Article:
Maybe it's the Language Barrier
Aswath takes a shot at some claims in the CommsDesign interview of Niklas Zennstrom. Reading the interview, one has to wonder: is Mr. Zennstrom intentionally being misleading about how Skype compares to other VoIP architectures, or is he just uninformed?
In answer to a question about how Skype claims better quality of service than other VoIP providers and regular phone lines, Mr. Zennstrom replies that Skype's peer-to-peer technology means that "the connections between end users are set up directly over the Internet to end users, rather than having to go through a central server somewhere."
But in every VoIP architecture, the (media) connections between end users are set up directly over an IP network (the Internet or a private IP network). The only case where the media connections do not go directly between the end users is when a Session Border Controller is in the media path - but this an exception in the same way that Skype uses supernodes for NAT/firewall traversal, in which case the Skype media connection does not go directly between the end users either.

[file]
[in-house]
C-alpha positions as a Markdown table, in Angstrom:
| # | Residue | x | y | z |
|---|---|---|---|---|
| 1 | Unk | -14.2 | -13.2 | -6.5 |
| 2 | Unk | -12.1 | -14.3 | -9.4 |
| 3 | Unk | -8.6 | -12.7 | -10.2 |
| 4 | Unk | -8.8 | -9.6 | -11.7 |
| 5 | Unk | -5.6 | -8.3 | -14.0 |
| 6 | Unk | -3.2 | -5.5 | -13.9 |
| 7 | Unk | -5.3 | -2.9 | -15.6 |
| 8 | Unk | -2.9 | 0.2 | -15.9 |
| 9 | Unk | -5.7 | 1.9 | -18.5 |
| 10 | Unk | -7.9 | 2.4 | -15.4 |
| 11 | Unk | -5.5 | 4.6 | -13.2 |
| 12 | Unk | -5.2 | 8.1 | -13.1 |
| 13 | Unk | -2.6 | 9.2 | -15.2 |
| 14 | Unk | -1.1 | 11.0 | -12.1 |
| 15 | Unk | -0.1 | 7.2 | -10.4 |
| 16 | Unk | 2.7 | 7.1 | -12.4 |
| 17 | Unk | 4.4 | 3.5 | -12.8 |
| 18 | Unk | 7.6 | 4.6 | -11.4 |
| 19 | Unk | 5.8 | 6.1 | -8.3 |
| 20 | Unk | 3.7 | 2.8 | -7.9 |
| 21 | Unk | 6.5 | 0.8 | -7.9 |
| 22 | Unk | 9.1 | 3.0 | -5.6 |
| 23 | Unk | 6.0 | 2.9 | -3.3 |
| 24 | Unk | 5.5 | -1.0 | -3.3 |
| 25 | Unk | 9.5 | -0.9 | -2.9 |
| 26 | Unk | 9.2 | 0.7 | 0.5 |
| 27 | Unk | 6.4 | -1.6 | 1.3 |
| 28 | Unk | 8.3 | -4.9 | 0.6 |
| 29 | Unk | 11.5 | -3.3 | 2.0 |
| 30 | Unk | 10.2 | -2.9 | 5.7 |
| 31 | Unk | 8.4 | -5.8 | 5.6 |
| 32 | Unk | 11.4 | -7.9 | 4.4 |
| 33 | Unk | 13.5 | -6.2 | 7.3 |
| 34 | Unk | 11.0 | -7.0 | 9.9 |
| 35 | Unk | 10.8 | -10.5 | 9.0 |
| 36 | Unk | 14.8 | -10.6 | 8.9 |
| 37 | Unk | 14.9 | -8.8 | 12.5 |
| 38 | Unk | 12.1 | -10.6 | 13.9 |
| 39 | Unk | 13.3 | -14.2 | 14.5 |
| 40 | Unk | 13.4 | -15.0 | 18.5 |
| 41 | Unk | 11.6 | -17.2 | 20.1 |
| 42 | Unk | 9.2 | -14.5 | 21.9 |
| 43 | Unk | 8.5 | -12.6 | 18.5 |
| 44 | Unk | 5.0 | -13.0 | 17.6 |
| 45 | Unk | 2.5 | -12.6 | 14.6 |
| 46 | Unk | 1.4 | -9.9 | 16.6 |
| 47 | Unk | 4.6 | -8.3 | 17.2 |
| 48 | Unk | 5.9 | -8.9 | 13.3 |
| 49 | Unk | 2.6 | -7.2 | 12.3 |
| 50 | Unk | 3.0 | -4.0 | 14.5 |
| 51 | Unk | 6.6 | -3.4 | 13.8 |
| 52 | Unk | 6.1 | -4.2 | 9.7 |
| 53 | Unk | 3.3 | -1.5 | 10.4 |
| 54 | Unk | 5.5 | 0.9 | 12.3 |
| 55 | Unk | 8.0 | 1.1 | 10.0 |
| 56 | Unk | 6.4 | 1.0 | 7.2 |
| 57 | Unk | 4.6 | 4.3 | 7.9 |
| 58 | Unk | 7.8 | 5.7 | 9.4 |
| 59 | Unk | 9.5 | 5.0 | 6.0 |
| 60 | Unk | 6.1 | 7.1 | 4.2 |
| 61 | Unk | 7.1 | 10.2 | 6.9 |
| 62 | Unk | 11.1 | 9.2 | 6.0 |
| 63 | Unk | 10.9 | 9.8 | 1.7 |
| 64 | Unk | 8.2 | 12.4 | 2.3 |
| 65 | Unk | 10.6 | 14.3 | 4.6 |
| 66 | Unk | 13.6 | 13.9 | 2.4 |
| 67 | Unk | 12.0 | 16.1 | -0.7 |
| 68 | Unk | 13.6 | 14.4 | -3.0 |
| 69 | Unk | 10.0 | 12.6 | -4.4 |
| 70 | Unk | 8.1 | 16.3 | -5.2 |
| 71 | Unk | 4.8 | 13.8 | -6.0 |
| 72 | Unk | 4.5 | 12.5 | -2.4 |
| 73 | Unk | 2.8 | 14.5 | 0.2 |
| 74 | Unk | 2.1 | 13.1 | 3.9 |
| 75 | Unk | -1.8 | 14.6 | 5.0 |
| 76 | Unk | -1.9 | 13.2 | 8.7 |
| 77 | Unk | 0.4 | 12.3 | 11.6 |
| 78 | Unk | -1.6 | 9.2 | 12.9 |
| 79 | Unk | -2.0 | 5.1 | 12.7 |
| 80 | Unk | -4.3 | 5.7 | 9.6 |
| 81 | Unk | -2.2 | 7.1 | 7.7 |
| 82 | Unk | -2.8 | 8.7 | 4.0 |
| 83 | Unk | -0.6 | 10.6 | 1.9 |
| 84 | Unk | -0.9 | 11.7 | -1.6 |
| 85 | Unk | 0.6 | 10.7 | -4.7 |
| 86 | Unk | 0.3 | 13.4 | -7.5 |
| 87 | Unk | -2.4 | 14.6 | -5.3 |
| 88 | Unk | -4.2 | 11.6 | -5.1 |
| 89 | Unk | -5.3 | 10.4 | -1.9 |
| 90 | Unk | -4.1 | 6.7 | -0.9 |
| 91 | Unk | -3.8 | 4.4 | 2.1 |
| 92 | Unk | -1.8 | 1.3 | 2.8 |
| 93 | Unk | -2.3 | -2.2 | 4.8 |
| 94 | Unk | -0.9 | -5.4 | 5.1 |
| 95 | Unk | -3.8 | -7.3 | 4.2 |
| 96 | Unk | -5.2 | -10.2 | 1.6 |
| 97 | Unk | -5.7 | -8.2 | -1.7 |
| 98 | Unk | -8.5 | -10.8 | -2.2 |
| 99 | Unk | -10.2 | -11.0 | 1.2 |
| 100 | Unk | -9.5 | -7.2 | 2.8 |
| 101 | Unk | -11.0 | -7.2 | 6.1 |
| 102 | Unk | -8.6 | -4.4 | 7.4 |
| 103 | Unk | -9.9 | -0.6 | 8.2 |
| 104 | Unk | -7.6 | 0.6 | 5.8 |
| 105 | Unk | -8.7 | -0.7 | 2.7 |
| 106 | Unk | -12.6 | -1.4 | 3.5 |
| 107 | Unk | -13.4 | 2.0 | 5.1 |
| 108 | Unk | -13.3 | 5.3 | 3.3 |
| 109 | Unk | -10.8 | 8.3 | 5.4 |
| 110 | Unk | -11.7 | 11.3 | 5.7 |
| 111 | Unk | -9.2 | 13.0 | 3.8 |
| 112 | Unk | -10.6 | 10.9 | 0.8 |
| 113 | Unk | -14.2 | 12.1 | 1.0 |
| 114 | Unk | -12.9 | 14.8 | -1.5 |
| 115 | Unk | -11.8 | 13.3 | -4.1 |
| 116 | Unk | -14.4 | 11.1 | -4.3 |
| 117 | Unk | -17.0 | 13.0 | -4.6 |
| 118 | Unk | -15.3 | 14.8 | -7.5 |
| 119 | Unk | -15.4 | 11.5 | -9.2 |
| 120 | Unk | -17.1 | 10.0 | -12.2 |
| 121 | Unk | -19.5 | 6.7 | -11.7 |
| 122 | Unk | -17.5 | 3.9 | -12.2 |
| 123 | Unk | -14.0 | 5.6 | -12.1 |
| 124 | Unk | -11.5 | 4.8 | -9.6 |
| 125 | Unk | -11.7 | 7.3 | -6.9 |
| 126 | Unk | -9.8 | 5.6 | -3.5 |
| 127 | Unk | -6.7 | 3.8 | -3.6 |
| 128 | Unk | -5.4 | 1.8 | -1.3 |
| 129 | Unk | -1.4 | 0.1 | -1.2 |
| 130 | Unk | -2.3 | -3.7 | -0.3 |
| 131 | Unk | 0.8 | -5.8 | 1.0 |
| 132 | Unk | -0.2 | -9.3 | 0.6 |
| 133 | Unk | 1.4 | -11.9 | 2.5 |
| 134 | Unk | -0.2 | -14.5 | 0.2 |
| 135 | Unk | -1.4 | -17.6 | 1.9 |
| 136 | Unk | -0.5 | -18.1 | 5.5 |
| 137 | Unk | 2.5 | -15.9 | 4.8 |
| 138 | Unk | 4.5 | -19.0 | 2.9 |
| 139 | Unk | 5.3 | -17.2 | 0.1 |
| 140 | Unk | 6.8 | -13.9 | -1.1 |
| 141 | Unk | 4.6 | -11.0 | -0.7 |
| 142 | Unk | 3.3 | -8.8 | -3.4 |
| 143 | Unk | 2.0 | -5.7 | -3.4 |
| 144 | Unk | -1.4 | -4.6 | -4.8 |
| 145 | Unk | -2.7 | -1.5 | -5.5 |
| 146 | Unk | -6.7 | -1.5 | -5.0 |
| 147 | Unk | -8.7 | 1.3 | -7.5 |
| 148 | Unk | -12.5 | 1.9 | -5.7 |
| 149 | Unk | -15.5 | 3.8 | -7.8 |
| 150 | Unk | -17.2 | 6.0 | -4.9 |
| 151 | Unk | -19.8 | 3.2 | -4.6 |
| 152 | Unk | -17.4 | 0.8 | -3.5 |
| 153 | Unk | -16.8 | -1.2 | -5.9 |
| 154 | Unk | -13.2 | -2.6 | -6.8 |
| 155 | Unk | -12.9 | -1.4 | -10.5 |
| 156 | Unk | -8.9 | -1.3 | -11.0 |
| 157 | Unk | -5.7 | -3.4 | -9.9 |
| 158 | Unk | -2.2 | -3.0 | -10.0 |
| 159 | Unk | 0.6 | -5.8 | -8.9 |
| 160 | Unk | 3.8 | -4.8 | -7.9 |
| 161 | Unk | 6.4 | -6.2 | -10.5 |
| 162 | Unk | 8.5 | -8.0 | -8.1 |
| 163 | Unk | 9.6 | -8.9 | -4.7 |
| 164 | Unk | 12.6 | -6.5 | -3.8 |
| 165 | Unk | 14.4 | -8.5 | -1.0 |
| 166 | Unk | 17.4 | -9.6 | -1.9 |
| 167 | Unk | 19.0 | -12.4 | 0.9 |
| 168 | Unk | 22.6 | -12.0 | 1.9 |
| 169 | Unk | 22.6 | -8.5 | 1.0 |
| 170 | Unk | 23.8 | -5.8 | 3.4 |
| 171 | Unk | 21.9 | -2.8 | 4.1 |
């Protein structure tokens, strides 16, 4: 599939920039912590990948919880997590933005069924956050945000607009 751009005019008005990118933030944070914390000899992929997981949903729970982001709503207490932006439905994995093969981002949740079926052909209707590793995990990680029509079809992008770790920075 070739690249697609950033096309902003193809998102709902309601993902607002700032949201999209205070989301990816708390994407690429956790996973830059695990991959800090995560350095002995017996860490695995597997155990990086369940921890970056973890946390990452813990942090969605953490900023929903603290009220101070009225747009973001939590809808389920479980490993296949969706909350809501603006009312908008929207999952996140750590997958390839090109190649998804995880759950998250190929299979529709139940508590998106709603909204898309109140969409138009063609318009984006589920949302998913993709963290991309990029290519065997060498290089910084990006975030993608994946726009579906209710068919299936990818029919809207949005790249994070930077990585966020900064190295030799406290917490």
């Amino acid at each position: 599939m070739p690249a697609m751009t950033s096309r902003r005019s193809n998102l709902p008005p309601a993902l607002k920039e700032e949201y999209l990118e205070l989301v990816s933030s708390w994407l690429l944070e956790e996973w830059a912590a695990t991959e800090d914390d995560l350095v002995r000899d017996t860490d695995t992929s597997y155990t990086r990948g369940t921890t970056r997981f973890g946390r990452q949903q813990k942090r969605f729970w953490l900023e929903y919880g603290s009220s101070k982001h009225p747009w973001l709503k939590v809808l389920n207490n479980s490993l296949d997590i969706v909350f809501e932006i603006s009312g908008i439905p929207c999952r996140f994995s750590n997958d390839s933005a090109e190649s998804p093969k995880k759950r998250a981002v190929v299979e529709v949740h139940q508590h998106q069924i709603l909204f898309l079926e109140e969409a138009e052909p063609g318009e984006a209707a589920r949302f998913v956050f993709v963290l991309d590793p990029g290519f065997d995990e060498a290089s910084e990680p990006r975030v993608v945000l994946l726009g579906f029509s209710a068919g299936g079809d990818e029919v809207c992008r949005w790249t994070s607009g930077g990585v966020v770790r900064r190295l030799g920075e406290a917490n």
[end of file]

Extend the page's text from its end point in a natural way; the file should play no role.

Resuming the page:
The call/session control information will "go through a central server" in an H.323 or MGCP network (though it may not in a SIP network); however, how call/session control information is handled has little to do with sound quality.
So is Mr. Zennstrom intentionally mixing call/session control information with media connections, or does he not understand the difference?